In his research on the smuggling organisation that operated along the Seasalter coastline, Harvey Wallace consistently refers to the organisation as ‘The Seasalter Company’ and describes it as ‘a fraternity’.
The idea of a smuggling network being a ‘fraternity’ and named, ‘The Seasalter Company’ would have been immediately understood in North Kent, especially amongst those who scratched out a living harvesting oysters.
The oystermen of Seasalter had fought hard battles to establish their legal rights as a fraternity. Native oysters had been fished commercially around Whitstable since Roman times. (Oyster shells found in the Coliseum in Rome have been identified as originating from Whitstable.) Later, parish records show that the ground provided fish for the monastery larder since before Magna Carta in 1066. In 1312 representatives petitioned the King to grant:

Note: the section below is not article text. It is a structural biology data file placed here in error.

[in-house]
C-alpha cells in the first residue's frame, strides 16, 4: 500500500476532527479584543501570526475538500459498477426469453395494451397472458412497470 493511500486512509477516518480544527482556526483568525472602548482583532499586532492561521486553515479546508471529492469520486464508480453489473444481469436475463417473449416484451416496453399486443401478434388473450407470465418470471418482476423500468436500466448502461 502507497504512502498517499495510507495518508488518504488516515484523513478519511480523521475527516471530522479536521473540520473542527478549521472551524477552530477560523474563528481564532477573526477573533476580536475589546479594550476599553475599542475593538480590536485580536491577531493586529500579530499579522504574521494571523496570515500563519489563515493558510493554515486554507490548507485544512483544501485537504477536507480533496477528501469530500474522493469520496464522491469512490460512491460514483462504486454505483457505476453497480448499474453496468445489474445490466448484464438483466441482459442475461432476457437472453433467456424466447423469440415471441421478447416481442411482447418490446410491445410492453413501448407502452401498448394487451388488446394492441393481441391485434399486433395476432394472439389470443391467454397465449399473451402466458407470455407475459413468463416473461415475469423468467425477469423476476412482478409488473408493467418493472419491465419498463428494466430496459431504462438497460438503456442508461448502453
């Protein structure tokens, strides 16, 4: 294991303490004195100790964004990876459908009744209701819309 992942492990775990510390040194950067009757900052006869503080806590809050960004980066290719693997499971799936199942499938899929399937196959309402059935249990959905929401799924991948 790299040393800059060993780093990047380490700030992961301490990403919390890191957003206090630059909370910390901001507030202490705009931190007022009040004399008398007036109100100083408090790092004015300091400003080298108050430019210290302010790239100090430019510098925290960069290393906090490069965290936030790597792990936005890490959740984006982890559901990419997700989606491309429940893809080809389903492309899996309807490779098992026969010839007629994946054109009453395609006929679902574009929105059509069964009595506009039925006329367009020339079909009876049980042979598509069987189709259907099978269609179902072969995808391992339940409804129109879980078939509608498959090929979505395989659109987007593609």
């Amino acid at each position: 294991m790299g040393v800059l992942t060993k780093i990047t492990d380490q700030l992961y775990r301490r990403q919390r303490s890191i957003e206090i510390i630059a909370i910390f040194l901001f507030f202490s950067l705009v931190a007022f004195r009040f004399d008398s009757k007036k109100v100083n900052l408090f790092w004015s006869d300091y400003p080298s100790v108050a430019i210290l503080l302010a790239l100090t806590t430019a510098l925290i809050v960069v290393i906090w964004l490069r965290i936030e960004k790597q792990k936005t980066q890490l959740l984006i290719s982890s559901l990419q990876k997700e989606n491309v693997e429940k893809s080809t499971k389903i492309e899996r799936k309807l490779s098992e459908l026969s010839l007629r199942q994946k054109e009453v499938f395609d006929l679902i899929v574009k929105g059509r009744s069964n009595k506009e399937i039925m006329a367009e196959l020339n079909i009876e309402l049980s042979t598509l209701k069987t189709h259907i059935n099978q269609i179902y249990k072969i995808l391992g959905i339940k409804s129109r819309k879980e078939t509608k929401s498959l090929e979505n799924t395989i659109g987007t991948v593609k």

‘a certain liberty in the town of Canterbury pertaining to the said manor of Whitstaple that all tenants being fishermen shall have a certain place in the High Street between the church of All Saints and the church of St Andrews … to sell their fish without giving toll to anyone.’
As the industry became more prosperous and competitive, the dredger men sought protection as a legal ‘fraternity’ with territorial rights bestowed and handed down to the families and their extended relations.
Their ‘fields’ were protected by ancient charter but during the 18th and 19th centuries long disputes took place over the rights and boundaries of the oyster fields between Faversham, Seasalter, Whitstable. These battles also involved outsiders – investors who attempted to take advantage of what was becoming a lucrative industry.
In 1793 the industry became highly regulated with the Act of Incorporation of the ‘Company of Free Fishers and Dredgers of Whitstable’.
From this time onward the first official records appear. The Company of Free Fishers and Dredgers evolved from the Court of Fishing and Dredging under the direction of the Lord of the Manor and his company. This allowed the eldest son of a fisherman at 16 and others at 21 to become Freemen, bestowing upon them the right to farm oysters. Most of the profits went to the Freemen but a percentage was ploughed back into the company to support the widows of past Freemen.